One tweak I might consider in the future is disallowing the modifiers to the finding the ring roll, but I doubt it, because that favors the good players (getting the ring destroyed).

One variant that would be interesting: the ring DOES go to Gondor - or somewhere else. (I.e. good players become "evil.") This would allow them to fight the whole game out without allowing evil a chance to find the ring (unless evil took the appropriate territory). I would play it like this. 1) The "Fellowship" players must declare their intention to "Keep" the ring at the beginning. 2) The Fellowship must roll a 3+ to move the ring from one territory to another, regardless of whether or not a die icon is displayed. 3) If the ring reaches a Fellowship friendly stronghold (i.e. Minis Tirith, Rivendell, Edoras), it may stay there for the rest of the game. The Fellowship is allowed to move it out of the stronghold, but must roll a 6 to do so (spies of the enemy know where the ring is and are watching - or power-hungry leaders interfere). Leaders would add a +1 modifier to the roll. In this game, the ring would make sense as a 10 point victory bonus - rather than a game ender. The prescribed path of the ring would be completely ignored and the option to destroy the ring would not exist. The only problem with this is that the "internal clock" is missing, so a turn limit would need to be set. Another option would be, instead of allotting victory points, make controlling the ring in a stronghold worth another 2 men per turn. In this case, one might want to specify which strongholds (Rivendell is awfully close to the ring's starting position and good would have a definite advantage). Just some rough ideas.
 
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Troy Holaday
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Re:GvsE Strength Balance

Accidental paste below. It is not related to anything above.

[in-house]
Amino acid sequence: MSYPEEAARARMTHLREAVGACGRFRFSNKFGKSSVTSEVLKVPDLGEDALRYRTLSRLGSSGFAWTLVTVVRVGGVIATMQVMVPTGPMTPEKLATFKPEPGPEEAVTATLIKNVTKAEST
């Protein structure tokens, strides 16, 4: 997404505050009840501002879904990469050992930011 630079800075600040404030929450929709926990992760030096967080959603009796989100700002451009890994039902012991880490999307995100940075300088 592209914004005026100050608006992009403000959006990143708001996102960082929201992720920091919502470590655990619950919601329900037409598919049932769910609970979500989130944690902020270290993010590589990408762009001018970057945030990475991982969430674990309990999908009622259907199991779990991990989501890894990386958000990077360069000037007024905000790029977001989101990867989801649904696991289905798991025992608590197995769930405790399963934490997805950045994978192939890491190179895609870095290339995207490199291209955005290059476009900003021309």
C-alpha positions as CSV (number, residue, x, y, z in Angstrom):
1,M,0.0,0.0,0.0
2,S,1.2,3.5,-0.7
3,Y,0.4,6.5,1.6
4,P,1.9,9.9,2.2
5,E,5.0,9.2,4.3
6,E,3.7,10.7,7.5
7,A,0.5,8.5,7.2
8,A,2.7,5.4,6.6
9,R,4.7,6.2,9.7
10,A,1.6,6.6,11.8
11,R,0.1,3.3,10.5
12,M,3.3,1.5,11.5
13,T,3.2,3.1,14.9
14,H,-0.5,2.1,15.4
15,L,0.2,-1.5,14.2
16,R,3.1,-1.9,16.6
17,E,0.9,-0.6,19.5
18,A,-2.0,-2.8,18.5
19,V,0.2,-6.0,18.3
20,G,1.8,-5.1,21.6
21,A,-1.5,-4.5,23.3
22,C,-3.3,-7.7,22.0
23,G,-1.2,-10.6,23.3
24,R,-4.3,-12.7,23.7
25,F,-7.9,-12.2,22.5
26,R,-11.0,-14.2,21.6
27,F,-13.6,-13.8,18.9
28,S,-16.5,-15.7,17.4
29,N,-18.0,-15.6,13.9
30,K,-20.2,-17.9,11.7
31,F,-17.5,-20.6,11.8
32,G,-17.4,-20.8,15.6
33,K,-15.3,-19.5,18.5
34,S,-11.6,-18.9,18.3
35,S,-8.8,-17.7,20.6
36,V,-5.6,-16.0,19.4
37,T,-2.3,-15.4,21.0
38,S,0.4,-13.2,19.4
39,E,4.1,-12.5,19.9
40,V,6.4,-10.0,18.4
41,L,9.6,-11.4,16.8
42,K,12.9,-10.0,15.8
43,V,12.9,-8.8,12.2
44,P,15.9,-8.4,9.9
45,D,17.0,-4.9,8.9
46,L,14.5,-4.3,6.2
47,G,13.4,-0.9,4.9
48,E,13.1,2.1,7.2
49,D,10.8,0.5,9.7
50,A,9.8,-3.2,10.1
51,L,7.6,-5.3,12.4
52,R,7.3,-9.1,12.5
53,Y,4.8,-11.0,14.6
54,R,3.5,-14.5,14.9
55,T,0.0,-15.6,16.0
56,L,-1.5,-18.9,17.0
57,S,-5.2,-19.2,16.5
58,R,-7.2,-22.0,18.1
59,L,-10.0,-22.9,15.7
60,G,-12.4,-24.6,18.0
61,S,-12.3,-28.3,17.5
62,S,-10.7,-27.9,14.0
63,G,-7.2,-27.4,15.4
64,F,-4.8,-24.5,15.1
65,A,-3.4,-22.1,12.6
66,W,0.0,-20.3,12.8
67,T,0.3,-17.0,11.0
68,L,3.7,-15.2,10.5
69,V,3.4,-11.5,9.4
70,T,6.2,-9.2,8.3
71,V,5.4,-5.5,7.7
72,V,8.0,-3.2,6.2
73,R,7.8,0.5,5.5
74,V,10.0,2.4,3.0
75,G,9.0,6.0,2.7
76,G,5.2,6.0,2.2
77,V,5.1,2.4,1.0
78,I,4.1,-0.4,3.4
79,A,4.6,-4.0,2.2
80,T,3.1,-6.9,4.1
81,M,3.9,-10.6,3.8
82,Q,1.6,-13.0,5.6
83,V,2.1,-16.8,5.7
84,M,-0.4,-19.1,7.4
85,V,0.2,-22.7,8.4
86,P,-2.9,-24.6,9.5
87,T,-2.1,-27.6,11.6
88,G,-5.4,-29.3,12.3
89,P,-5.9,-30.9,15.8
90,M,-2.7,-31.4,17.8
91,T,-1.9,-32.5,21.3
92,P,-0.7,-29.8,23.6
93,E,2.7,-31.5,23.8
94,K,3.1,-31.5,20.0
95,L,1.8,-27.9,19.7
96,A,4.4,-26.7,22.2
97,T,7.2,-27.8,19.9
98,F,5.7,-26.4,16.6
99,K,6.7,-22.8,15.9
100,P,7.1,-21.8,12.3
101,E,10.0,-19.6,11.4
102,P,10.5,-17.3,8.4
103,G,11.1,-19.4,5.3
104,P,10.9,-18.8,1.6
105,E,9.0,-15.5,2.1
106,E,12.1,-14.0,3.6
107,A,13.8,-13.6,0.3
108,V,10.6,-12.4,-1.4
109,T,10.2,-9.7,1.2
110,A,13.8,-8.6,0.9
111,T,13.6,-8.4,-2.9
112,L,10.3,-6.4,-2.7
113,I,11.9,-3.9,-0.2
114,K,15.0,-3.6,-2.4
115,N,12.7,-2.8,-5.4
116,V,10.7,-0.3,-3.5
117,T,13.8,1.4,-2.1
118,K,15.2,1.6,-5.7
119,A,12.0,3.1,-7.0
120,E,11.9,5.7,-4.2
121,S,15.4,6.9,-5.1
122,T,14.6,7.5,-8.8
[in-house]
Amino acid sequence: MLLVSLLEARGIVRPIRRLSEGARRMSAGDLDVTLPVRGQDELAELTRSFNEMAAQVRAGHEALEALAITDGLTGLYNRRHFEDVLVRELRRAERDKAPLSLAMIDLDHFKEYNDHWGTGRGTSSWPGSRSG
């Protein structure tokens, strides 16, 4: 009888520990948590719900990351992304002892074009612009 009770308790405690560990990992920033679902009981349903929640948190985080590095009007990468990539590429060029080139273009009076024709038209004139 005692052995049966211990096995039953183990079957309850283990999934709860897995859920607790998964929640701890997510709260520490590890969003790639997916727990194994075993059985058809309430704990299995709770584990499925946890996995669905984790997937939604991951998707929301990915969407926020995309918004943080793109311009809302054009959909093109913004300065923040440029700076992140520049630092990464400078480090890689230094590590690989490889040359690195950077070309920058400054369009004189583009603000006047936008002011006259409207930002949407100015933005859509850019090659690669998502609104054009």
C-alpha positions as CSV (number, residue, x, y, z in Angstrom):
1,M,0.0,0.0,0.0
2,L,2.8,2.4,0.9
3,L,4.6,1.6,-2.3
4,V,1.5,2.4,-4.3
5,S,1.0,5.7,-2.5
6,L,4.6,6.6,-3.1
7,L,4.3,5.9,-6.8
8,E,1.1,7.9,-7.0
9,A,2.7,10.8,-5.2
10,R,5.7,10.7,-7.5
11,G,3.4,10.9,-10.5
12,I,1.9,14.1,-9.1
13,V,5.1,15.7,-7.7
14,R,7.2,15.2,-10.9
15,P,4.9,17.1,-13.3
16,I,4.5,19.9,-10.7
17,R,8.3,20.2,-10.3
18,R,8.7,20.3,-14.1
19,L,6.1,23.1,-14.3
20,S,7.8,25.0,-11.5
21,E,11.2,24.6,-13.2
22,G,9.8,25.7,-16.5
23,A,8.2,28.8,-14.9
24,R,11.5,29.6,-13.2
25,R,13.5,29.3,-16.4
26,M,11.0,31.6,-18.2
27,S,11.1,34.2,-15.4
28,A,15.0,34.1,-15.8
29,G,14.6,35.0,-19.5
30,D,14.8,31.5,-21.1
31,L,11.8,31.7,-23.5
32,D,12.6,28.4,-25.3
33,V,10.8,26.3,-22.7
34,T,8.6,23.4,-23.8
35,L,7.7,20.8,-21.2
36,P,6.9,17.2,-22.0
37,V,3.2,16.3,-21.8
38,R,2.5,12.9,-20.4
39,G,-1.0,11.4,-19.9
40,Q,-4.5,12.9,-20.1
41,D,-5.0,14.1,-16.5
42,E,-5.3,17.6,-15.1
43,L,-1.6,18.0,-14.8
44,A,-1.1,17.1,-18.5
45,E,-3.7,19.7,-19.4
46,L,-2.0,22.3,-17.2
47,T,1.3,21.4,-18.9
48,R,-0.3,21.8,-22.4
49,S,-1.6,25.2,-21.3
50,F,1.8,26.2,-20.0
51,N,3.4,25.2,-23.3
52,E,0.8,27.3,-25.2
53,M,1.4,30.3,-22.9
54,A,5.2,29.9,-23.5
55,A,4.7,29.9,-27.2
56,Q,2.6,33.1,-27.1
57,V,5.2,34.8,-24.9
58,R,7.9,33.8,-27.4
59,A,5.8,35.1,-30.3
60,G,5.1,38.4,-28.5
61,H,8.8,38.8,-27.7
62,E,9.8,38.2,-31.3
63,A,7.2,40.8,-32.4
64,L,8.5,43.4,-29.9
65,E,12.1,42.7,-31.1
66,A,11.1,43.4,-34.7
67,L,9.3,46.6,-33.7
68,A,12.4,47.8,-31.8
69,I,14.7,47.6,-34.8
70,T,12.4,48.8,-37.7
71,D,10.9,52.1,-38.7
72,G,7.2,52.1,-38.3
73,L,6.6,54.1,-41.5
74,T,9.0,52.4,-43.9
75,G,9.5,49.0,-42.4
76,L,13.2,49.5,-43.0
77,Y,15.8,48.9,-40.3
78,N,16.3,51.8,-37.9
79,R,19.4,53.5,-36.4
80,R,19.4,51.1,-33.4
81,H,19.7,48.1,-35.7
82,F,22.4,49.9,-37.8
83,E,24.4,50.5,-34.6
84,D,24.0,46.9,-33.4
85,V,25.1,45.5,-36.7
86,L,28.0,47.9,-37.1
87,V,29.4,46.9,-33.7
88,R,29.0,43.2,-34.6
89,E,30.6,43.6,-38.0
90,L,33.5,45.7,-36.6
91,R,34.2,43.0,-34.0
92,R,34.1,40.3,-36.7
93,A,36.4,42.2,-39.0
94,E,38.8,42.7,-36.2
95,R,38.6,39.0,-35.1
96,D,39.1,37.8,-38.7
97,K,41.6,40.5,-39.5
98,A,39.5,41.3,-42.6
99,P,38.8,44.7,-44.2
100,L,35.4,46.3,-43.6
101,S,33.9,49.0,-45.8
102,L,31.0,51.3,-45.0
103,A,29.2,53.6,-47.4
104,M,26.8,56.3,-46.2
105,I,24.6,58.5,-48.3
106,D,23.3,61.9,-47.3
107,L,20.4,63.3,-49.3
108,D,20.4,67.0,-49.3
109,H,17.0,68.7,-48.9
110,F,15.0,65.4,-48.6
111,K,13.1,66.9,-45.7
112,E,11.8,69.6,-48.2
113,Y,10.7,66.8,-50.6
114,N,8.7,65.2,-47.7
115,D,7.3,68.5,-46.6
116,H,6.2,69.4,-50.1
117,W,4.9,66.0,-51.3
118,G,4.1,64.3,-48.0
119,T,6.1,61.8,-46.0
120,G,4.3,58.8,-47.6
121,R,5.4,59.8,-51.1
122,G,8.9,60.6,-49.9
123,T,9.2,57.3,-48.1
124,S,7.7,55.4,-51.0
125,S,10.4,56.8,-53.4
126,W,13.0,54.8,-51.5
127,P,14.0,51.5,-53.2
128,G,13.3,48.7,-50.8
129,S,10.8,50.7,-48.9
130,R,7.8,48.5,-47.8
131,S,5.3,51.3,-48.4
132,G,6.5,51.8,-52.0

gwangi (#25137),

I posted this "Keepers" variant, with a few more details in the files section.
 
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William Thomas
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Re:GvsE Strength Balance
I played about a week ago. I was good with another guy, while my friend as his bud were evil. I quickly got Rohan, while the other good guy got Arnor quite quickly. We were not on teams, so the evil guys scuffled over the south, while I built up my northern border. I was unable to challenge the other good guy in the North from fear of being broken up from the South and he quickly gained power. Soon, he swept south. By then, one of the evil guys was near death, while the other one was hiding in Mordor. The Ring reached Mount Doom before he could wipe us all out, but I am pretty sure that he would have eventually. One guy was died at the end, and I was pitiful. The other guy had Mordor beefed up, but it would not have stood a chance against his massive forces.

So, I think a lot of it is playing style. I played a more defensive battle, while Gondor was torn to pieces. There really was no "North" evil and that is probably why the "North" good dominated. I played a three player game as well, two good versus one evil. The evil dominated for most of the game, controlling the south and some of the north until we joined up to weaken him a bit.

It does seem Mordor is really easy to hold and build up, but it is not impossible to break, espcecially with a way under the mountains adventure card.